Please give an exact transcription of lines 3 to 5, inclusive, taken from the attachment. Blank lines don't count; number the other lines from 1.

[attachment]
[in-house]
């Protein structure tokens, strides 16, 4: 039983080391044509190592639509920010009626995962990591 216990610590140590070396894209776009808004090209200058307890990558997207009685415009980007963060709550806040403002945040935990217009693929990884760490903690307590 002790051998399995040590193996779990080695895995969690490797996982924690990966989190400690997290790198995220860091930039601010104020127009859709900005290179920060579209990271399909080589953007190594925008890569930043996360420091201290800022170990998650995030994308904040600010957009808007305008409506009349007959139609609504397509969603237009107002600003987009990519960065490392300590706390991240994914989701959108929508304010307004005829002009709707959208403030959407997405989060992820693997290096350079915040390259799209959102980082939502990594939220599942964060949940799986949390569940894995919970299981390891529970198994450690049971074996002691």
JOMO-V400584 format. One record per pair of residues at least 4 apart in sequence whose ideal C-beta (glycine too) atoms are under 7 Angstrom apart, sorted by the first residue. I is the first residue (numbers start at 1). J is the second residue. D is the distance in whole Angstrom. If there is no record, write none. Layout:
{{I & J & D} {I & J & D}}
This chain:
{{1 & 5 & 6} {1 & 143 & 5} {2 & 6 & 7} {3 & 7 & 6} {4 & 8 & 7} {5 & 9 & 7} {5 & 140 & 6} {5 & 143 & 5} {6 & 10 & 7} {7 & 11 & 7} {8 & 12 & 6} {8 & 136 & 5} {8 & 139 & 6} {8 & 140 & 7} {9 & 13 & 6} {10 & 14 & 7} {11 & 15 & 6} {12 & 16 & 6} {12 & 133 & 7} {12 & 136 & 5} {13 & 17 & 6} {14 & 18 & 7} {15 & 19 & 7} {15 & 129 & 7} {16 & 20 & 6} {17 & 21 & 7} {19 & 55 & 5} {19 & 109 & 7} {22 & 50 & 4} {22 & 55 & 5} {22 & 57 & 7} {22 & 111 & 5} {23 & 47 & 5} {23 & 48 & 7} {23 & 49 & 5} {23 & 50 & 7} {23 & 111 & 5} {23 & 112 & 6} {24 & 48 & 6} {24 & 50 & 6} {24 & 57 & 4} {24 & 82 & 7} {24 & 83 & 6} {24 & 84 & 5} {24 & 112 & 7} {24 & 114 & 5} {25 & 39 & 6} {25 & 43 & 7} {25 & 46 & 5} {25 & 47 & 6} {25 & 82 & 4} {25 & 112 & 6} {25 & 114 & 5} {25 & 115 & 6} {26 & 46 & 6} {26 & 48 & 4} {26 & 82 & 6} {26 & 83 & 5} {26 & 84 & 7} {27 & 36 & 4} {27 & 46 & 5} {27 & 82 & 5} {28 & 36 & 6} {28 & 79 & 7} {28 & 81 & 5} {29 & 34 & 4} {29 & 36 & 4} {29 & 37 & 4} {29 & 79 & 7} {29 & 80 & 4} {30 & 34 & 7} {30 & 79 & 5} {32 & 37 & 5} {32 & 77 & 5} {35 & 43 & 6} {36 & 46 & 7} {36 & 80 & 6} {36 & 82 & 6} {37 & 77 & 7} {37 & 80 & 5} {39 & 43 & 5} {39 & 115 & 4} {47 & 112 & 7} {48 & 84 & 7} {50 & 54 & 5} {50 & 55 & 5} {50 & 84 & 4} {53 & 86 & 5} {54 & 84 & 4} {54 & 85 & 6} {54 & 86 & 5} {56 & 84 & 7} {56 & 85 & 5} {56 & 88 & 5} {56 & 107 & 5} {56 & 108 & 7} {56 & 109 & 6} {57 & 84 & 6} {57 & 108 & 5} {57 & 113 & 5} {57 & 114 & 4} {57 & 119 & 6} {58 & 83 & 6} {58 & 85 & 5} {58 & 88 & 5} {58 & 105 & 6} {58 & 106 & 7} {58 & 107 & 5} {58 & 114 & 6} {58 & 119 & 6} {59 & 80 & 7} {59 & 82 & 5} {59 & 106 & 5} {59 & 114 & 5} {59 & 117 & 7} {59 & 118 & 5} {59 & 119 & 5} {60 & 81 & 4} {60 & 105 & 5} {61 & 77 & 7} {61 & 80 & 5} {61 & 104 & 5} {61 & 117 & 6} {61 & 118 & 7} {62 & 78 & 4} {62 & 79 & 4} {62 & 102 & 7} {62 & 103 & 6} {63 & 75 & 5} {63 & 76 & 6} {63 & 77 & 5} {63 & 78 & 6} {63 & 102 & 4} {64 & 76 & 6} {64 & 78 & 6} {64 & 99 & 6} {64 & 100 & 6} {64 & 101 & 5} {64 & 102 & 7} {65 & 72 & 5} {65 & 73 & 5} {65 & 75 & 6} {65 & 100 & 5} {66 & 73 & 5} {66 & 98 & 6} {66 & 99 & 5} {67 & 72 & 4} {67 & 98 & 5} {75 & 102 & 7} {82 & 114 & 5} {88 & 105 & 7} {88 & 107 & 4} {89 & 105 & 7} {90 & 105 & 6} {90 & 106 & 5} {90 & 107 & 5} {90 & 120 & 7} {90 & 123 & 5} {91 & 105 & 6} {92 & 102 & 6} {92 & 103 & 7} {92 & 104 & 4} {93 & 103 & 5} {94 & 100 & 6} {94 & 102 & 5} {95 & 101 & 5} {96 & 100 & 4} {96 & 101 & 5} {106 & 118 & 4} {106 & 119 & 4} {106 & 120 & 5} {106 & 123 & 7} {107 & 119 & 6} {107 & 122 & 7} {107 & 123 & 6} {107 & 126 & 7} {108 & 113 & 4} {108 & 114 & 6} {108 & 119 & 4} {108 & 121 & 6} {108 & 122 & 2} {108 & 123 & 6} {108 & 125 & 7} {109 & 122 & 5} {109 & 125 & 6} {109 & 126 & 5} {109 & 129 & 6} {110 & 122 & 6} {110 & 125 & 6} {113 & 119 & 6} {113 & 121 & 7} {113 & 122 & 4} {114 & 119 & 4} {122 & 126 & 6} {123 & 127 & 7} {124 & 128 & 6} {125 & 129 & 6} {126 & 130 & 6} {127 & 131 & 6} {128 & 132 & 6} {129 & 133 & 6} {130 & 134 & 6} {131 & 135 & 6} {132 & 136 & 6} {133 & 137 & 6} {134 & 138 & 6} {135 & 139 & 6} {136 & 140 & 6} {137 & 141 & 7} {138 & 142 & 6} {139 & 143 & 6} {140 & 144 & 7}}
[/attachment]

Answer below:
JOMO-V400584 format. One record per pair of residues at least 4 apart in sequence whose ideal C-beta (glycine too) atoms are under 7 Angstrom apart, sorted by the first residue. I is the first residue (numbers start at 1). J is the second residue. D is the distance in whole Angstrom. If there is no record, write none. Layout:
{{I & J & D} {I & J & D}}
This chain: